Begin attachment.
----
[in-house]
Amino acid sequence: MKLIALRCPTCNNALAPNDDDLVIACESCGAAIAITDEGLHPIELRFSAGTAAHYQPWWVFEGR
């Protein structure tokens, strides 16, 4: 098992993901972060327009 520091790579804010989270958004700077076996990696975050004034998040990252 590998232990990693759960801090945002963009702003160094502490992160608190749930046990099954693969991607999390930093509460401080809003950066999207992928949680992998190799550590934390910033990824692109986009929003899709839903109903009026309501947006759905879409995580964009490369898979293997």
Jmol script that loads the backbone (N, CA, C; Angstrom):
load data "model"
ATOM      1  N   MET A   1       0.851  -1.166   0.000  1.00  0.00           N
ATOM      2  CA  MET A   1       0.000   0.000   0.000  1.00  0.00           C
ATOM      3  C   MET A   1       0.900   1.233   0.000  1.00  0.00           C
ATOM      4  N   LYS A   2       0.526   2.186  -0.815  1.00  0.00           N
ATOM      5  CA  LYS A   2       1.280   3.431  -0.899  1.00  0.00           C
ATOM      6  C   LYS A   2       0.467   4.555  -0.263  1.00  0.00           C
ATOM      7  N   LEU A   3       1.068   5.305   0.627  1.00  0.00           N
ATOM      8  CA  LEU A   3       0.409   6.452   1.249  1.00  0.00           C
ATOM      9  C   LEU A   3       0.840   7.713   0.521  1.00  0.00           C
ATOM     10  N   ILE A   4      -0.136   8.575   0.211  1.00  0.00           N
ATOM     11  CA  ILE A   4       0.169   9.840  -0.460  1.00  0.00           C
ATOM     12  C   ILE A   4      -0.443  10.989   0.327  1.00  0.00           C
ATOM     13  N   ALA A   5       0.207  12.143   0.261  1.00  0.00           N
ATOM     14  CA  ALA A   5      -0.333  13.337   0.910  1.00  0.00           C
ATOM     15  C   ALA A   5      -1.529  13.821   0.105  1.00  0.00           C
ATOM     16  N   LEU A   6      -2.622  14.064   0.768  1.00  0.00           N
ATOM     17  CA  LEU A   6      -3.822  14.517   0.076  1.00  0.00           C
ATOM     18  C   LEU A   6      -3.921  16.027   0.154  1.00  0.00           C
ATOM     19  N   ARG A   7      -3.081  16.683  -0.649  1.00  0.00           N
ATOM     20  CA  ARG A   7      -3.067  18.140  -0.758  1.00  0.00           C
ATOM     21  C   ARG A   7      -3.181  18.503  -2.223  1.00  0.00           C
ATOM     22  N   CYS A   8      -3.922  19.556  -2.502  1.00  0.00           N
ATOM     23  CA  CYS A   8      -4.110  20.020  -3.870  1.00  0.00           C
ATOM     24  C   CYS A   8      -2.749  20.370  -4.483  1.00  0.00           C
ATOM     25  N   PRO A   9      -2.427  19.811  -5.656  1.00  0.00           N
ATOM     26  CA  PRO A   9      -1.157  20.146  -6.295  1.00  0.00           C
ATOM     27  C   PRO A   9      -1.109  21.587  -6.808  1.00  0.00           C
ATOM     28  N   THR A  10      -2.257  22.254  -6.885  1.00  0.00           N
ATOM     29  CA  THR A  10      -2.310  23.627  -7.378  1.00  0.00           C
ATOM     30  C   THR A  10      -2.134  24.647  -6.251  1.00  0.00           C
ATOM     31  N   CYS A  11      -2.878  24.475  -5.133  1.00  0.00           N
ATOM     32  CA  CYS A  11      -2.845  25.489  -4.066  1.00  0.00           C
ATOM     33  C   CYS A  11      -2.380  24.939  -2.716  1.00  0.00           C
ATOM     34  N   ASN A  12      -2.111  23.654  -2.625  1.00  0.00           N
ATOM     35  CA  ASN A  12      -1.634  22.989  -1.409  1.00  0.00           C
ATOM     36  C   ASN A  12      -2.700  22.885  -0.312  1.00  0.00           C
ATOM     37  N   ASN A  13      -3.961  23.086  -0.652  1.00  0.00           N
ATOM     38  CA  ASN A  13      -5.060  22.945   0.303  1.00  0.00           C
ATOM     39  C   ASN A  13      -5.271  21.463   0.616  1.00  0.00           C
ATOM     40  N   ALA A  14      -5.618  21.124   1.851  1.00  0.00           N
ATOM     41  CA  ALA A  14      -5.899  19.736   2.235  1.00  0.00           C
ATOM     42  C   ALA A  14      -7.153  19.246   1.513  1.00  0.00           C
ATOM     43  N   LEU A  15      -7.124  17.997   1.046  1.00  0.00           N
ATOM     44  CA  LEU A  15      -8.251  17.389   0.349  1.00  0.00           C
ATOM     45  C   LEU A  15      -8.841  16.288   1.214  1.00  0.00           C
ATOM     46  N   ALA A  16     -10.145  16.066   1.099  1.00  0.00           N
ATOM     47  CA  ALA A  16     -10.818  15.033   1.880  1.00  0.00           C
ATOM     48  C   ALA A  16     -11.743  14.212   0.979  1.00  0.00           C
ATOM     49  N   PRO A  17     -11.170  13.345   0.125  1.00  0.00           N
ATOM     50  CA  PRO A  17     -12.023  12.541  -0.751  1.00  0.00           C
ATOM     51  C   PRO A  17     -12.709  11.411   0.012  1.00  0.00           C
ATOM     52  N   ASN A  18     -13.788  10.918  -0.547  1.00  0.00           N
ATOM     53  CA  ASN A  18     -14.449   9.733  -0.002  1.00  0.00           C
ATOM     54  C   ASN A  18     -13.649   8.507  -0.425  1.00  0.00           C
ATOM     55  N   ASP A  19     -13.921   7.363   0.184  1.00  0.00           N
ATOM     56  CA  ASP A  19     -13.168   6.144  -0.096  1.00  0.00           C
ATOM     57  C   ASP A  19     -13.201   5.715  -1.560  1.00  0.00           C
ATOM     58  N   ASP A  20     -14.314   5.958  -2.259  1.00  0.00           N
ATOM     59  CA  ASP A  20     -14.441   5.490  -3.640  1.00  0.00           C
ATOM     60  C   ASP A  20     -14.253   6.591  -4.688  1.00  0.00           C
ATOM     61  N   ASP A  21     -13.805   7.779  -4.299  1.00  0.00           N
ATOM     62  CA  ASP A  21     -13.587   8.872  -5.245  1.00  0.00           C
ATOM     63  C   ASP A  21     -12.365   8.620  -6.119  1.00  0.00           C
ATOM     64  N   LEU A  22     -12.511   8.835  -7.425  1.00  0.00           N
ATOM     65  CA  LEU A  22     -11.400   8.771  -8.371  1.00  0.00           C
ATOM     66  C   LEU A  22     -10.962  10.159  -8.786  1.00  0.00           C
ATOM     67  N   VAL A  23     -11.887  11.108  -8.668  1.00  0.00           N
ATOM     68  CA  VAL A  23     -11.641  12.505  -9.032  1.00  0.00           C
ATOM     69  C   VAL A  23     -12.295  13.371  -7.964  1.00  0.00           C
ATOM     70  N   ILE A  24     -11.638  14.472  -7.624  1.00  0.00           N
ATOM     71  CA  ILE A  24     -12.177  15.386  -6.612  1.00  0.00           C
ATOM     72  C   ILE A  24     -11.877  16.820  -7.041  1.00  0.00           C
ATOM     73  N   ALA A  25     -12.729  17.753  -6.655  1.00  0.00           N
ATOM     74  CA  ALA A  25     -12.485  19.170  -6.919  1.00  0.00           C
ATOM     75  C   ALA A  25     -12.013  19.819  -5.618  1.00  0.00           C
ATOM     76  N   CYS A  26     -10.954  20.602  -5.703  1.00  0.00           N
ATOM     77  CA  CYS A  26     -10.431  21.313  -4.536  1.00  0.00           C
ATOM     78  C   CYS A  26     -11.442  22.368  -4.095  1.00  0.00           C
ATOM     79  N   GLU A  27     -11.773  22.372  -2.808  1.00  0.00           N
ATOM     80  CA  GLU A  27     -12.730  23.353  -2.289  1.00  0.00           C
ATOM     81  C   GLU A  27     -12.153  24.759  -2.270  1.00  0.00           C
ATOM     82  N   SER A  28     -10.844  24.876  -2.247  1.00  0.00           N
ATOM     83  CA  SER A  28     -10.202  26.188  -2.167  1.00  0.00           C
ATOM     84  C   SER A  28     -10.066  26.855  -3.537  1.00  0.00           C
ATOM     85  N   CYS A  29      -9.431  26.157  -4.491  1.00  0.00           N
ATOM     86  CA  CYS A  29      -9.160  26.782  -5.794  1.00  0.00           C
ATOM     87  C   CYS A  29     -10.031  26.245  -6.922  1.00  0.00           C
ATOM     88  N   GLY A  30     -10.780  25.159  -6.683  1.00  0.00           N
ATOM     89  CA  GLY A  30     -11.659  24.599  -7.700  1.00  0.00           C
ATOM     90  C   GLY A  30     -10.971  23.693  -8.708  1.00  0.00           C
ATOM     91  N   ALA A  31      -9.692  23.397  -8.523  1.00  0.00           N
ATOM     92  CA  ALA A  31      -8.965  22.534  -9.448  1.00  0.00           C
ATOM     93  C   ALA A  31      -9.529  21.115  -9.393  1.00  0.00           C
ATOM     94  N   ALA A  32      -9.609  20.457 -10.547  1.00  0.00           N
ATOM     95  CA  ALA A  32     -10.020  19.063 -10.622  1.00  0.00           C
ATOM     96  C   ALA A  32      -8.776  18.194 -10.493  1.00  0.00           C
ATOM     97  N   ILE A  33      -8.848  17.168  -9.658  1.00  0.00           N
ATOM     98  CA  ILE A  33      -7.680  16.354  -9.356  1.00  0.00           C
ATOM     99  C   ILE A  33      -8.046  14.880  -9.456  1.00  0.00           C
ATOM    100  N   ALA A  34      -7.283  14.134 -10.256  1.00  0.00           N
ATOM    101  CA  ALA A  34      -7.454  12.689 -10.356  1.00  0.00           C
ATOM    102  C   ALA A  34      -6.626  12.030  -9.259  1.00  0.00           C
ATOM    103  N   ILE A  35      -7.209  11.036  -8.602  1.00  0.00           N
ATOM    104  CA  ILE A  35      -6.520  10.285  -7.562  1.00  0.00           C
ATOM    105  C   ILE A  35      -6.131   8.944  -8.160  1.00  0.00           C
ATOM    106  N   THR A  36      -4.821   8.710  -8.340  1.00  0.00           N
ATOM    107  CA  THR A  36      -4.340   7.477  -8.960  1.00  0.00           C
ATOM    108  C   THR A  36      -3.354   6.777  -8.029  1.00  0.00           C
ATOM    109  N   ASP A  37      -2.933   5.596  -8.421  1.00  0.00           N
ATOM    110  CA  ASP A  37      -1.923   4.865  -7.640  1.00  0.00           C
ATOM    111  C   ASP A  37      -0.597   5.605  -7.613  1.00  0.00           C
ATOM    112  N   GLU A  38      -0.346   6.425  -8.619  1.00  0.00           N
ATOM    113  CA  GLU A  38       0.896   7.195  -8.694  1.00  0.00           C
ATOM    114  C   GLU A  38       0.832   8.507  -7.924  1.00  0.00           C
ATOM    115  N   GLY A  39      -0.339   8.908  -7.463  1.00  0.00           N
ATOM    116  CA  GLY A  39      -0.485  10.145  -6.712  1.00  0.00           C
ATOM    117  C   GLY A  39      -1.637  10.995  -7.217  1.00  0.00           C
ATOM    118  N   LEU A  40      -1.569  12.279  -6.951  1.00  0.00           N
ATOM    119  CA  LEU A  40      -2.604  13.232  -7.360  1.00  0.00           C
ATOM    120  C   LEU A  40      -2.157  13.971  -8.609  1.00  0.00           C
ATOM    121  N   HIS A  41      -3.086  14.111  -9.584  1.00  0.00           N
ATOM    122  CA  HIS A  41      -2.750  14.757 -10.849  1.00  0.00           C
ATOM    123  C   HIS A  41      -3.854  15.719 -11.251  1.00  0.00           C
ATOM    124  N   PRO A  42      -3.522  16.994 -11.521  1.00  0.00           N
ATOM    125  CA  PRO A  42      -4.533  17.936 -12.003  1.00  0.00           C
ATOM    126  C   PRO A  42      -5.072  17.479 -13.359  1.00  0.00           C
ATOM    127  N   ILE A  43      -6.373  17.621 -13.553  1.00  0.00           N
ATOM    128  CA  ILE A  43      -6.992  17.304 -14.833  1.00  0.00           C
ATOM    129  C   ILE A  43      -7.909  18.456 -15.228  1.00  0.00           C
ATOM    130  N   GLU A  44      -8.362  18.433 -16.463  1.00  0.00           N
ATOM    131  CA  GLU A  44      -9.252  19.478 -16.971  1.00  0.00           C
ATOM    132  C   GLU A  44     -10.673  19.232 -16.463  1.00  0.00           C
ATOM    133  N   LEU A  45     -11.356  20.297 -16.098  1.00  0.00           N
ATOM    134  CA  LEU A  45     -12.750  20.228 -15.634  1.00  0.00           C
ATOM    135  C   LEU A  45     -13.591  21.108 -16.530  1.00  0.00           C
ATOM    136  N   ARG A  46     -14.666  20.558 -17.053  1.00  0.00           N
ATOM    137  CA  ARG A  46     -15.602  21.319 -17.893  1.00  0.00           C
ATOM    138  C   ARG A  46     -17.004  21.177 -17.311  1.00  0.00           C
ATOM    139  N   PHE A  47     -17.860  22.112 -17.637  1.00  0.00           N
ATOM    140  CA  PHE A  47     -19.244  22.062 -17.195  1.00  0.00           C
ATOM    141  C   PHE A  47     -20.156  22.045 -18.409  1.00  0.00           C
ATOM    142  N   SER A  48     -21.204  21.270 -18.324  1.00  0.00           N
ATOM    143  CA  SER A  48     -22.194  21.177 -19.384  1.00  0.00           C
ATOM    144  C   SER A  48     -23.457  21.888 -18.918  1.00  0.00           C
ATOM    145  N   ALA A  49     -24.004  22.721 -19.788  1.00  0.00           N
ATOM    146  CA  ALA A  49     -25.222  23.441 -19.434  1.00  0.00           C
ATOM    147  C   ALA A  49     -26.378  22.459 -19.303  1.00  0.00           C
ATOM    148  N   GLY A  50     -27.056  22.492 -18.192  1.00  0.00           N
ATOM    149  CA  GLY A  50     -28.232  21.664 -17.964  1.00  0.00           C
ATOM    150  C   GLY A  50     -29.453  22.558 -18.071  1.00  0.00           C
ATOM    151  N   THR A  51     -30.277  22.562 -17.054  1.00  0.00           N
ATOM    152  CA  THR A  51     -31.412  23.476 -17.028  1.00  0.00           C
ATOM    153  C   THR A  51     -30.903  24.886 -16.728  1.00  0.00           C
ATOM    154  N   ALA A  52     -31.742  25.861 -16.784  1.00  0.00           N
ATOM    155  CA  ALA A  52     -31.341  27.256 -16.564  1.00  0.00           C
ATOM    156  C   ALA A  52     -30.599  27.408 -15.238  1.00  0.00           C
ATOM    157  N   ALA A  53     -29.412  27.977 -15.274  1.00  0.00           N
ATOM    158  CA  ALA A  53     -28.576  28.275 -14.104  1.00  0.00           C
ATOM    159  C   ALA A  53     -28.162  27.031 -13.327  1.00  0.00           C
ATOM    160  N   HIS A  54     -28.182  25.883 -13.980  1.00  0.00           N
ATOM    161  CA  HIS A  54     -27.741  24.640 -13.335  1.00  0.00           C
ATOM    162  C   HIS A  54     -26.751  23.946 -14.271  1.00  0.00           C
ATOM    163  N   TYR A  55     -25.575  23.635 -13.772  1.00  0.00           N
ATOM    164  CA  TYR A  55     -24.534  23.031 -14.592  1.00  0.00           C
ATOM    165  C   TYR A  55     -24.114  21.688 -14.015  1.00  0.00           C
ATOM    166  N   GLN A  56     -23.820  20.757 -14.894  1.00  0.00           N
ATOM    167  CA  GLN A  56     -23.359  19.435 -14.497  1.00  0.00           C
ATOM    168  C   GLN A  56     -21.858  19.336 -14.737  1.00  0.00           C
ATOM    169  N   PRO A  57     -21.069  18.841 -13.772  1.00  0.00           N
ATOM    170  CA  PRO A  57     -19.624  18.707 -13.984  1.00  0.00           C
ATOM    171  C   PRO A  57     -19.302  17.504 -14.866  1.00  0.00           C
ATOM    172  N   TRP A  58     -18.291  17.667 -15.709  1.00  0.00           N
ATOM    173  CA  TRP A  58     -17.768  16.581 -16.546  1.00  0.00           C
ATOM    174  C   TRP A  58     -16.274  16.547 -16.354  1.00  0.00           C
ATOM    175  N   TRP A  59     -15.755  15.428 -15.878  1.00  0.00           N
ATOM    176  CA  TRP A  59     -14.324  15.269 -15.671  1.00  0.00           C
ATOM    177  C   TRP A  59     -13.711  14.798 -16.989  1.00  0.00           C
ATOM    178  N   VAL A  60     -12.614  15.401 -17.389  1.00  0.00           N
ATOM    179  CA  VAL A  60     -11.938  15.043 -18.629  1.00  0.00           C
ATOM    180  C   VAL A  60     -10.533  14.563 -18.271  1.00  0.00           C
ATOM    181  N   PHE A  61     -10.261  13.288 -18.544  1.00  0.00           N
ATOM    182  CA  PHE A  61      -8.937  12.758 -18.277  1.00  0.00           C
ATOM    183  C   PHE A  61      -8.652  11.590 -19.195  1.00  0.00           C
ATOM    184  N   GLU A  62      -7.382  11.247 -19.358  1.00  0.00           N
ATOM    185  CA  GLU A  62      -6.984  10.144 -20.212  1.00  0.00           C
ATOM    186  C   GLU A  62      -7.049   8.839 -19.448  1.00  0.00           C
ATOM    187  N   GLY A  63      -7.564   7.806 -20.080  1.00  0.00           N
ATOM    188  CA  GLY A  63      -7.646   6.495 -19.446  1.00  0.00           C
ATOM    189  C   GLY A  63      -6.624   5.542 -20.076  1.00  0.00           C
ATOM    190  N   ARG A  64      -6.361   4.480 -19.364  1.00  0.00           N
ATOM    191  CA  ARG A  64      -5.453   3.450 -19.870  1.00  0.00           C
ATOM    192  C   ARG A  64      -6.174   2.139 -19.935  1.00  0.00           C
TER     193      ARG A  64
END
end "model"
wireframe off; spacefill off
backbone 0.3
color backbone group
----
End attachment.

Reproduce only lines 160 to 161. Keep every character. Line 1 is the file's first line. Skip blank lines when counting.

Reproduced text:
ATOM    155  CA  ALA A  52     -31.341  27.256 -16.564  1.00  0.00           C
ATOM    156  C   ALA A  52     -30.599  27.408 -15.238  1.00  0.00           C